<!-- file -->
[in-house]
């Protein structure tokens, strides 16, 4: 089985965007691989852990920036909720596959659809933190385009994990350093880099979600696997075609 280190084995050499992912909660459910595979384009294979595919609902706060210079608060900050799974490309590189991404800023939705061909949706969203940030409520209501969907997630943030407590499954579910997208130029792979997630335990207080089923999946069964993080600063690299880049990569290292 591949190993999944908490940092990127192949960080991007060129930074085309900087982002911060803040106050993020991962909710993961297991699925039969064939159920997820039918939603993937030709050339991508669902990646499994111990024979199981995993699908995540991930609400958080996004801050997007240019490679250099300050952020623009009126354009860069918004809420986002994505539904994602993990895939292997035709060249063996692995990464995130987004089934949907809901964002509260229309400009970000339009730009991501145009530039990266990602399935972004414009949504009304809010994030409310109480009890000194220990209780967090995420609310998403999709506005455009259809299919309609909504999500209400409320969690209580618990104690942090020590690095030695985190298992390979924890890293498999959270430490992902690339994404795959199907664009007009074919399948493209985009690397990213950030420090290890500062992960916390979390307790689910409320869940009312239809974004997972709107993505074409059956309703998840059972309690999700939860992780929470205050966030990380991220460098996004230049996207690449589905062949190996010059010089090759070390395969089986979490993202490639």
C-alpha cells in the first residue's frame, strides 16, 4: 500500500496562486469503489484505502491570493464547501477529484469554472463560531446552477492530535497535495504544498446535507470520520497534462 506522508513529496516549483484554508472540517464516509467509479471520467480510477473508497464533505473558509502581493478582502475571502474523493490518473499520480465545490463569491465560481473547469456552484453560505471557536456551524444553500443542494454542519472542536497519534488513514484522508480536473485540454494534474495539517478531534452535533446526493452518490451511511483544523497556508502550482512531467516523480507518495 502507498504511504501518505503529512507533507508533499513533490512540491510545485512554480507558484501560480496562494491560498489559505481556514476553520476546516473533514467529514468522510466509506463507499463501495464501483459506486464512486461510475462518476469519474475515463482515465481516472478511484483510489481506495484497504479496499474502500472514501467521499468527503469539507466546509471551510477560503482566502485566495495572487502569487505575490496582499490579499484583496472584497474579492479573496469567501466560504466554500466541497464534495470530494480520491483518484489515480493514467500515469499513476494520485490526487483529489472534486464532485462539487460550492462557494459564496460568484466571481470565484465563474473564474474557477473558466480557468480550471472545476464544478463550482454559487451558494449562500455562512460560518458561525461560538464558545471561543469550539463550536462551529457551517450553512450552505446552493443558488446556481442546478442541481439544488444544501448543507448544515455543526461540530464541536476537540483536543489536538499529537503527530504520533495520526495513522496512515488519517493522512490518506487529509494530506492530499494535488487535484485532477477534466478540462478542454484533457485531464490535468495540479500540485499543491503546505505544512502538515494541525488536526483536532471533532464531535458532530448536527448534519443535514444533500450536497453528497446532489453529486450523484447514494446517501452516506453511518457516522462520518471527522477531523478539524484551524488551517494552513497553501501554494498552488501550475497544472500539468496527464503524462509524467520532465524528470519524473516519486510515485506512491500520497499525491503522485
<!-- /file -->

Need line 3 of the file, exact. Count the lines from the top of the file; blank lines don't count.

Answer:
C-alpha cells in the first residue's frame, strides 16, 4: 500500500496562486469503489484505502491570493464547501477529484469554472463560531446552477492530535497535495504544498446535507470520520497534462 506522508513529496516549483484554508472540517464516509467509479471520467480510477473508497464533505473558509502581493478582502475571502474523493490518473499520480465545490463569491465560481473547469456552484453560505471557536456551524444553500443542494454542519472542536497519534488513514484522508480536473485540454494534474495539517478531534452535533446526493452518490451511511483544523497556508502550482512531467516523480507518495 502507498504511504501518505503529512507533507508533499513533490512540491510545485512554480507558484501560480496562494491560498489559505481556514476553520476546516473533514467529514468522510466509506463507499463501495464501483459506486464512486461510475462518476469519474475515463482515465481516472478511484483510489481506495484497504479496499474502500472514501467521499468527503469539507466546509471551510477560503482566502485566495495572487502569487505575490496582499490579499484583496472584497474579492479573496469567501466560504466554500466541497464534495470530494480520491483518484489515480493514467500515469499513476494520485490526487483529489472534486464532485462539487460550492462557494459564496460568484466571481470565484465563474473564474474557477473558466480557468480550471472545476464544478463550482454559487451558494449562500455562512460560518458561525461560538464558545471561543469550539463550536462551529457551517450553512450552505446552493443558488446556481442546478442541481439544488444544501448543507448544515455543526461540530464541536476537540483536543489536538499529537503527530504520533495520526495513522496512515488519517493522512490518506487529509494530506492530499494535488487535484485532477477534466478540462478542454484533457485531464490535468495540479500540485499543491503546505505544512502538515494541525488536526483536532471533532464531535458532530448536527448534519443535514444533500450536497453528497446532489453529486450523484447514494446517501452516506453511518457516522462520518471527522477531523478539524484551524488551517494552513497553501501554494498552488501550475497544472500539468496527464503524462509524467520532465524528470519524473516519486510515485506512491500520497499525491503522485